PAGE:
Thursday, February 8, 2024

Boat Insurance! What is it good for? (hopefully... nothing)

With January drawing near, it was time to get serious about renewing Minerva's insurance policy.

When we started out in 2020 in the USA with Minerva we had Geico. It was about $1,000 a year and included a generous tow package.

St. Martin as seen from the canopy tour

In December 2022 when we started preparing to leave the USA, we called Geico to order the additional Bahamas rider. That's when we found out that not only would they not issue approval for leaving the USA, they also intended to cancel us when our policy renewed in May on Minerva's 40th birthday year. So it was time to shop for a new policy that would carry us to the Bahamas and beyond into the Caribbean.

We found two companies that would insure Minerva. Both of them were priced ridiculously, but only one of which was requiring an out-of-water survey before signing us on. Having just spent 8 months on the hard enduring a Maine winter and significant boat repairs, we picked the insurance company that didn't require the survey because we wanted to finally go sailing instead of suffering additional delays. We paid more, but we didn't have to stop and deal with any surveyors in Florida, negating any possible savings. With our wallet $6000 lighter we pushed off the shores of the USA and into turquoise tropical waters.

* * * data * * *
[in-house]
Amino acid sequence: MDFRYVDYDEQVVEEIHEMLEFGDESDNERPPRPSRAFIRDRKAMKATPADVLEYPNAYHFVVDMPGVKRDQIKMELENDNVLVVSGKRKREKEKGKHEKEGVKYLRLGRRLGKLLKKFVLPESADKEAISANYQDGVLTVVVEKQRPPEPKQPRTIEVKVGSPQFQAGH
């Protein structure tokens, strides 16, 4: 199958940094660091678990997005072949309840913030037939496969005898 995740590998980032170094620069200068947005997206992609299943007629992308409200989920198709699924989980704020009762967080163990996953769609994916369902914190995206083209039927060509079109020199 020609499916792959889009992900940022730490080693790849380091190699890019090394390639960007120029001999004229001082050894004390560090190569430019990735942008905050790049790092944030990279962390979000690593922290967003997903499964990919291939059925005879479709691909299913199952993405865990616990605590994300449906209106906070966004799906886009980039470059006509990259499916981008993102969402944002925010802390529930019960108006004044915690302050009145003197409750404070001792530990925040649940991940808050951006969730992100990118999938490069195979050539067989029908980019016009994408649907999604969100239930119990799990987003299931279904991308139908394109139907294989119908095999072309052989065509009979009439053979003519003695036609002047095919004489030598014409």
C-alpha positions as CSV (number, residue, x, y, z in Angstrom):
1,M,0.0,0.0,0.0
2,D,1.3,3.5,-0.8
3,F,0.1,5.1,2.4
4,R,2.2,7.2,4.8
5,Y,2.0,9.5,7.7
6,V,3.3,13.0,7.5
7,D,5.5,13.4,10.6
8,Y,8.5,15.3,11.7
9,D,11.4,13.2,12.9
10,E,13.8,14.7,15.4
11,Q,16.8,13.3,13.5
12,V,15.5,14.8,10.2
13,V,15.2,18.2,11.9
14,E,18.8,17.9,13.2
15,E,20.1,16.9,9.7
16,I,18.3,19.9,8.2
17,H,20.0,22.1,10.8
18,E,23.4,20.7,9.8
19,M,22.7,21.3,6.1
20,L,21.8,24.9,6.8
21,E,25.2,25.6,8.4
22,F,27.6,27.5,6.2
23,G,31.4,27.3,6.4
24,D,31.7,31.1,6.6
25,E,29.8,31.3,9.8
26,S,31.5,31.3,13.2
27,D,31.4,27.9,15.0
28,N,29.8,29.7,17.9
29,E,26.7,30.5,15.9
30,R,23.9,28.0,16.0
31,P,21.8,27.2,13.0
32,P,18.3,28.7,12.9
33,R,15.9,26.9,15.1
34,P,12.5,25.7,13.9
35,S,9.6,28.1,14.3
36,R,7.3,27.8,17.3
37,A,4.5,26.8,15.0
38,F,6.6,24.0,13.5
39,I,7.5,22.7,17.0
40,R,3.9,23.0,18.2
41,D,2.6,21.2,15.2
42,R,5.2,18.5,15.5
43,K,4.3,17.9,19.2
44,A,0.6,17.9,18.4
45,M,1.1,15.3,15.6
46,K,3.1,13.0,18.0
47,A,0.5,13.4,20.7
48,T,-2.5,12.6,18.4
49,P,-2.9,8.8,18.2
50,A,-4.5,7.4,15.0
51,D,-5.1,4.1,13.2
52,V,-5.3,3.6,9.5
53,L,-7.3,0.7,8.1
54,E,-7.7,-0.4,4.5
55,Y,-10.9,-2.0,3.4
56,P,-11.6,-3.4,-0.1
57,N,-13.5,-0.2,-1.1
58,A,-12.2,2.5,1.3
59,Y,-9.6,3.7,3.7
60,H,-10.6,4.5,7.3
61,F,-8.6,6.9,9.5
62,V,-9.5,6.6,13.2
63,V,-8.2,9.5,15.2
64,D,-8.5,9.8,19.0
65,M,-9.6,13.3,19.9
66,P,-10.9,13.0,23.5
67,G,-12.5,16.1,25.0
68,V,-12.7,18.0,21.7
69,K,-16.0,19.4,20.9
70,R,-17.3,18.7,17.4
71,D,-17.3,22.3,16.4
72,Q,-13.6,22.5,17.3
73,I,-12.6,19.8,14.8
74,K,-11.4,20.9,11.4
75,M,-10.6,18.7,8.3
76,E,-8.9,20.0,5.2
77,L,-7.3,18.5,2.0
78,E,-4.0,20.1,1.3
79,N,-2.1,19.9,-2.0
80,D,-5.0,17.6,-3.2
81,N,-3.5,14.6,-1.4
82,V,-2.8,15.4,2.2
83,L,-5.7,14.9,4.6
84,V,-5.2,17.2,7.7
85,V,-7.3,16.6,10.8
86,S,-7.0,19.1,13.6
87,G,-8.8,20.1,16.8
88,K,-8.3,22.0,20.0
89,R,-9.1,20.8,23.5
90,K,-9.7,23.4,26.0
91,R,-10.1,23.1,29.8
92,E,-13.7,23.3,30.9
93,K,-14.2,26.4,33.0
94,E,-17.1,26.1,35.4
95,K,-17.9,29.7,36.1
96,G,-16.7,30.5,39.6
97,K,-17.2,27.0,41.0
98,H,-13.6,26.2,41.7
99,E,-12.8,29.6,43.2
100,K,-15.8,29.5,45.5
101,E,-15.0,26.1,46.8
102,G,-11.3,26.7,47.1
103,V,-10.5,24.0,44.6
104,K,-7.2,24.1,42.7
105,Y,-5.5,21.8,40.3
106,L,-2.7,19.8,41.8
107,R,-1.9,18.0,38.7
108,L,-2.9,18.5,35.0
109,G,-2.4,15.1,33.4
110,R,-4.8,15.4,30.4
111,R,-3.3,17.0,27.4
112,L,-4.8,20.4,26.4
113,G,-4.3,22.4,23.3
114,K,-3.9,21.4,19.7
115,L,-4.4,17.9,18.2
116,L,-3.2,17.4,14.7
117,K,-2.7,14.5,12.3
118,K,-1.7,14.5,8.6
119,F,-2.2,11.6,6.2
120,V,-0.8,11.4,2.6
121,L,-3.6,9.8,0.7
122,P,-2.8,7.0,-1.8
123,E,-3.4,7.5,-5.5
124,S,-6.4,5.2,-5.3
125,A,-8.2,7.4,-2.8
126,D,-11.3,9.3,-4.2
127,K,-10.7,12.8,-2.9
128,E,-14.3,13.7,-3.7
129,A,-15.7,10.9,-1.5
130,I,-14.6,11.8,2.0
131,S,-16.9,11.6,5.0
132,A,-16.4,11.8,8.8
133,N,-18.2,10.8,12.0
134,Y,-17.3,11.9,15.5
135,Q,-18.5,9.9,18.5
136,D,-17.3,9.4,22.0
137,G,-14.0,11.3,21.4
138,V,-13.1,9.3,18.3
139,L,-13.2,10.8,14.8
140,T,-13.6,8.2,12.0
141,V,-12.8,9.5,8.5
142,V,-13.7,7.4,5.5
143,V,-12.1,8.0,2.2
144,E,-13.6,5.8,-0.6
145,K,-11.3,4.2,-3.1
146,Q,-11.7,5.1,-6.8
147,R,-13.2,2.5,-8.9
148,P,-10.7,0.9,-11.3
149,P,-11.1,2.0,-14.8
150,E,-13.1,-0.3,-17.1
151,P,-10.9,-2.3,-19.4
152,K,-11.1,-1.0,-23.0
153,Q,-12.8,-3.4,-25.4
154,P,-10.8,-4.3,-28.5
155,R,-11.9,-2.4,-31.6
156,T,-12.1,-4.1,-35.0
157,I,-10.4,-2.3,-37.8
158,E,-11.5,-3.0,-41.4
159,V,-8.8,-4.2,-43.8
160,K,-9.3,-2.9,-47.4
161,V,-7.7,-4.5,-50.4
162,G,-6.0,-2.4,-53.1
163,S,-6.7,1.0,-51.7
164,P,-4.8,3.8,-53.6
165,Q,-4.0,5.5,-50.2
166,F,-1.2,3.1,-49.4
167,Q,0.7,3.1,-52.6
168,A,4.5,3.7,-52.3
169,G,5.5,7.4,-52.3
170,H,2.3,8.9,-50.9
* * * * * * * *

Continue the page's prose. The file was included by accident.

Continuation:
Typical bounty from a morning shore run to the French side of St Martin

We followed their guidelines about where to spend hurricane season. We chose Curacao and watched the storms pass by well North of us while we sweated out the season in superheated tropical safety. We also gained some epic experience crossing the Caribbean Sea, and at the end of the season did it again in reverse to end back up in St Croix USVI.  We knew they would insist on a survey the next time around.

Then they sent us a bill for $7000. Same coverage. No claims. Survey required. I think it was the automated way the broker sent it to me without preamble, along with a $700 broker fee without even trying to shop it at all that really kicked my rage machine into motion. Time to shop it around again. Now that a survey was mandatory all the competitors were on equal footing. 

Let's talk about the survey. When you buy a boat, it's a good idea to hire a reputable, independent surveyor. They go over every system carefully, thump every inch of the hull and deck, flip every switch, examine the color of the engine exhaust and the stitching on the sails. A pre-purchase survey is an excellent way to be sure you are getting what you are paying for.

An insurance survey is different. The surveyor looks to make sure that you're maintaining the vessel, that it is seaworthy, and it is vaguely worth what the insurance company thinks it is worth. It's sort of a reality check between the boat owner and the insurance company. They generally don't go turning on the engine or thumping every inch of the hull and most boat yards offer a quick-haul option so the surveyor can quickly look over the bottom.

Grocery run to provision for a week of expected high winds

We've been with Minerva for a few years now and take pride in her care. We don't feel the survey is necessary because we know every inch of our vessel. We have our own perpetual list of repairs and improvements and are always working on some project to better our boat, but they don't know us and how fastidious we are about her maintenance or improvements.